Reports of sinkholes show up in Florida newspapers so often, they deserve their own section. But Kromhout says, despite popular perception, that there does not seem to be an increase in sinkholes across the state. “I am doubtful that sinkholes are occurring any more frequently than any other time with Florida’s recent geologic past,” says Kromhout. (Then again, Kromhout says he isn't aware of any studies that have assessed sinkhole frequency over time.)

The U.S. Geological Survey doesn't track the frequency of sinkholes. Quite simply, it is difficult to do, says Randall Orndoff, a supervisory geologist at the agency.

“First, it must be determined that a collapse feature or event is actually geologic.  Many collapse events we see in the news are related to our aging infrastructure and are caused by leaky sewers, storm drains, and water mains,” he says. “Second, sinkholes occur in about 20 percent of the conterminous US and many occur in rural areas, in farmer's fields and woodlands and never get reported.  Also, many sinkholes subside over time (not a catastrophic collapse) and if it does not adversely impact a building or other property, it would probably not be reported.”

Even if sinkholes aren’t happening more frequently, there is evidence that they’re affecting more people. The state’s Office of Insurance Regulation said 6,694 sinkhole-related claims were filed in 2010 compared with 2,360 claims in 2006. Even if there were an absolute way to prevent sinkholes, a whopper like the Winter Park sinkhole that swallowed 250,000 cubic yards of earth is, geologist Kromhout says, “likely impossible” to prevent.
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PostPosted: Mon Nov 24, 2014 6:21 pm    Post subject: Reply with quote

End of world opening? Another mystery sinkhole measuring 100ft wide opens up in Siberia

YET another giant mystery sinkhole has appeared in Siberia close to one of the world's largest potassium salt mines.


The gaping chasm measures a whopping 100ft across and appeared after the nearby Solikamsk-2 mine was flooded.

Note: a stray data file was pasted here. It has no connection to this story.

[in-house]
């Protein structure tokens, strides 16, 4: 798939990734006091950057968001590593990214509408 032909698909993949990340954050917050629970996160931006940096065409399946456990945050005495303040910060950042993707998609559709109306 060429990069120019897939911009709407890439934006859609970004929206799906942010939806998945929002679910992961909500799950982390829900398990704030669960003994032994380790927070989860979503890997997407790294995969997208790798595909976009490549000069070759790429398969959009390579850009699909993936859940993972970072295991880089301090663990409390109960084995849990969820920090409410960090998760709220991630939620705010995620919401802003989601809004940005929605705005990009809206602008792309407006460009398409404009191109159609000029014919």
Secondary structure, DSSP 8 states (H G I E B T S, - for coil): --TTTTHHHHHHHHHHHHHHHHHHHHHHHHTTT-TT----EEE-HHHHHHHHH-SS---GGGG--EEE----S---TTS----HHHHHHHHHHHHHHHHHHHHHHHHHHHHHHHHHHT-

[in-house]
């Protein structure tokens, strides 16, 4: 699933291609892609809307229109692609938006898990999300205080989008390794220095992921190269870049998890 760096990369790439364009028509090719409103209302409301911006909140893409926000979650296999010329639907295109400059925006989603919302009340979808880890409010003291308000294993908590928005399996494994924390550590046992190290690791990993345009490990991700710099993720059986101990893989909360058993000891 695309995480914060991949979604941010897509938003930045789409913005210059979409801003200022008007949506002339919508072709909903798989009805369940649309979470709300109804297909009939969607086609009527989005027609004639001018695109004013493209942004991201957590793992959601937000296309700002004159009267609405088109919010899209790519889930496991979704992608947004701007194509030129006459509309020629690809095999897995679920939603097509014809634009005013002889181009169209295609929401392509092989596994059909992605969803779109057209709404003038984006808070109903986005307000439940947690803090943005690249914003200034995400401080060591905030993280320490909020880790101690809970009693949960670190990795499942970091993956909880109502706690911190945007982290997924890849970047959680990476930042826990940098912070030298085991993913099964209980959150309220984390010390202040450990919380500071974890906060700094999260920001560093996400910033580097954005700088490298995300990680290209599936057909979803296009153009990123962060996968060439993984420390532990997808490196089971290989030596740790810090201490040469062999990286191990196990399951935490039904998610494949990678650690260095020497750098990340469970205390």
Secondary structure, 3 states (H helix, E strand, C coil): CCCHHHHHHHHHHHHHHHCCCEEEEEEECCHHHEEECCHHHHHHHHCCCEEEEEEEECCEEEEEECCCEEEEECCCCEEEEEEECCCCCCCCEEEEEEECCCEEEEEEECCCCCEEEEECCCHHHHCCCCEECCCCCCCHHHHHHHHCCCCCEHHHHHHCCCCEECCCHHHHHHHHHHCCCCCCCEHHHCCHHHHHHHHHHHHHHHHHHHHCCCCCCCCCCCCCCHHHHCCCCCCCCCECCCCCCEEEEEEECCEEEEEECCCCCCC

It is not the first time a sinkhole has opened up in the region, similar huge holes have appeared in the Yamal – or 'end of the world'.

Locals have claimed to have seen missiles and even falling angels near the sinkholes.

Thousands of mine employees have since been told to keep away as geologists urgently look into why it happened.

One theory is that a 20-year-old earthquake weakened the structure of the bedrock surrounding the mine making it unstable.

Nobody living in the nearby town of Solikamsk was injured and experts have assured families that their homes are safe.

But the unexpected crater has caused mass panic in the town and many residents are reported to be rushing to sell their homes.

One local resident said: "People have not slept for three days, waiting for new holes."

Another added: "The homes were empty when it happened, which was lucky. The nearest houses where people are living are two kilometres away."

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PostPosted: Wed Dec 03, 2014 8:27 pm    Post subject: Reply with quote

Check Out The Massive Sinkhole Tearing Apart A Street In San Francisco

A massive 30-by-20 foot sinkhole tore apart a street in the Bay Area of San Francisco on Wednesday, according to a CBS local San Francisco affiliate.

The sinkhole, caused by heavy overnight rain, sits at the intersection of Lake Street and Sixth Avenue.

Jean Walsh, a spokesperson for the San Francisco Public Utilities Commission, told CBS that sand had eroded around an underground water main pipe at the intersection. As a result, the pipe collapsed, causing rocks and sand to erode.

This isn't a first-time experience for Lake Street residents — in May 2013, an enormous 22-foot sinkhole opened up on Lake Street and 2nd Ave.

San Francisco residents and news outlets have been tweeting photos of the sinkhole all day:

Trending: Large sinkhole opens up in San Francisco neighborhood http://t.co/mlba6gyU1t pic.twitter.com/v8I6Xb9eTZ

— kcranews (@kcranews) December 3, 2014
Large sinkhole due to hvy rain RT@keithshea: San Francisco growing #sinkhole update at 6th & Lake @nbcbayarea @SFGate pic.twitter.com/Ugb73KHV9J

— The Weather Channel (@weatherchannel) December 3, 2014
Scary 10 foot sinkhole opened up after rain this morning in my neighborhood in San Francisco - no running water pic.twitter.com/D5om77aowY

— Suyash Joshi (@suyashcjoshi) December 3, 2014